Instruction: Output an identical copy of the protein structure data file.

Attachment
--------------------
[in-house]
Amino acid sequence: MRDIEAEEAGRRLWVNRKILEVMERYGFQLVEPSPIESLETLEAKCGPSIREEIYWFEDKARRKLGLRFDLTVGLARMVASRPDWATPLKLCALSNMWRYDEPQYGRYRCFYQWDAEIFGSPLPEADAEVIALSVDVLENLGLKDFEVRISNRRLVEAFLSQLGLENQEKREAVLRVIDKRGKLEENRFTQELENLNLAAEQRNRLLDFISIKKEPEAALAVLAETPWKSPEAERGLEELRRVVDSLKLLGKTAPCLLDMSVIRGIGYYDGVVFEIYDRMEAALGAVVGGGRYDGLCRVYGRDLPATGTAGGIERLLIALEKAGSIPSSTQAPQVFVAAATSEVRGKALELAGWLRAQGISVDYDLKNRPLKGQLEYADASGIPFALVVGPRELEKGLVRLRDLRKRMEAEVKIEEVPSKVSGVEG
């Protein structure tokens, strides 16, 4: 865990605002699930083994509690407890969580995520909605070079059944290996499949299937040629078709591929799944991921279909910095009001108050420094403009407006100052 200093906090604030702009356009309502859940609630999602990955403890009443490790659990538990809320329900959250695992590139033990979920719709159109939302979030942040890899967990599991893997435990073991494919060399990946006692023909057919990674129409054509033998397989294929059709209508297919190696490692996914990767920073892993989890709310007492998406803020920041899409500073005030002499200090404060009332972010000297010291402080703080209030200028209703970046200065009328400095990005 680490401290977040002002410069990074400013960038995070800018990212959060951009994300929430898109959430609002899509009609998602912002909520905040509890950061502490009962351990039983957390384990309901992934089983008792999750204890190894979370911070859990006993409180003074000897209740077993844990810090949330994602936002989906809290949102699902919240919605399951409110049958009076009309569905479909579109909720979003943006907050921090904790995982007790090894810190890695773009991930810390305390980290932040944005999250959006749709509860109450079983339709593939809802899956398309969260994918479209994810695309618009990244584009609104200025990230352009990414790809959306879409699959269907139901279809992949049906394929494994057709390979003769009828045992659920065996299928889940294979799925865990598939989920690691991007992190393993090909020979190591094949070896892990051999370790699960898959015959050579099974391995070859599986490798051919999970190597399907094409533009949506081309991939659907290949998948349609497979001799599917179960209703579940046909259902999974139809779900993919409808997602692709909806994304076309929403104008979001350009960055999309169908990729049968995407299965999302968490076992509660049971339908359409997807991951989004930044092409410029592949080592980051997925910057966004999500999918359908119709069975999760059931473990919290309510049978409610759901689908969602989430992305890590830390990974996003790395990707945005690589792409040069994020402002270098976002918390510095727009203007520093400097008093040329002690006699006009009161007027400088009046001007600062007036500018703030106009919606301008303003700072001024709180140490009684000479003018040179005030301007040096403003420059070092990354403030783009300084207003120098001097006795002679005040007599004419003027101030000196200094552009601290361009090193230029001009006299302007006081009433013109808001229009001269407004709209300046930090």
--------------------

[in-house]
Amino acid sequence: MRDIEAEEAGRRLWVNRKILEVMERYGFQLVEPSPIESLETLEAKCGPSIREEIYWFEDKARRKLGLRFDLTVGLARMVASRPDWATPLKLCALSNMWRYDEPQYGRYRCFYQWDAEIFGSPLPEADAEVIALSVDVLENLGLKDFEVRISNRRLVEAFLSQLGLENQEKREAVLRVIDKRGKLEENRFTQELENLNLAAEQRNRLLDFISIKKEPEAALAVLAETPWKSPEAERGLEELRRVVDSLKLLGKTAPCLLDMSVIRGIGYYDGVVFEIYDRMEAALGAVVGGGRYDGLCRVYGRDLPATGTAGGIERLLIALEKAGSIPSSTQAPQVFVAAATSEVRGKALELAGWLRAQGISVDYDLKNRPLKGQLEYADASGIPFALVVGPRELEKGLVRLRDLRKRMEAEVKIEEVPSKVSGVEG
């Protein structure tokens, strides 16, 4: 865990605002699930083994509690407890969580995520909605070079059944290996499949299937040629078709591929799944991921279909910095009001108050420094403009407006100052 200093906090604030702009356009309502859940609630999602990955403890009443490790659990538990809320329900959250695992590139033990979920719709159109939302979030942040890899967990599991893997435990073991494919060399990946006692023909057919990674129409054509033998397989294929059709209508297919190696490692996914990767920073892993989890709310007492998406803020920041899409500073005030002499200090404060009332972010000297010291402080703080209030200028209703970046200065009328400095990005 680490401290977040002002410069990074400013960038995070800018990212959060951009994300929430898109959430609002899509009609998602912002909520905040509890950061502490009962351990039983957390384990309901992934089983008792999750204890190894979370911070859990006993409180003074000897209740077993844990810090949330994602936002989906809290949102699902919240919605399951409110049958009076009309569905479909579109909720979003943006907050921090904790995982007790090894810190890695773009991930810390305390980290932040944005999250959006749709509860109450079983339709593939809802899956398309969260994918479209994810695309618009990244584009609104200025990230352009990414790809959306879409699959269907139901279809992949049906394929494994057709390979003769009828045992659920065996299928889940294979799925865990598939989920690691991007992190393993090909020979190591094949070896892990051999370790699960898959015959050579099974391995070859599986490798051919999970190597399907094409533009949506081309991939659907290949998948349609497979001799599917179960209703579940046909259902999974139809779900993919409808997602692709909806994304076309929403104008979001350009960055999309169908990729049968995407299965999302968490076992509660049971339908359409997807991951989004930044092409410029592949080592980051997925910057966004999500999918359908119709069975999760059931473990919290309510049978409610759901689908969602989430992305890590830390990974996003790395990707945005690589792409040069994020402002270098976002918390510095727009203007520093400097008093040329002690006699006009009161007027400088009046001007600062007036500018703030106009919606301008303003700072001024709180140490009684000479003018040179005030301007040096403003420059070092990354403030783009300084207003120098001097006795002679005040007599004419003027101030000196200094552009601290361009090193230029001009006299302007006081009433013109808001229009001269407004709209300046930090």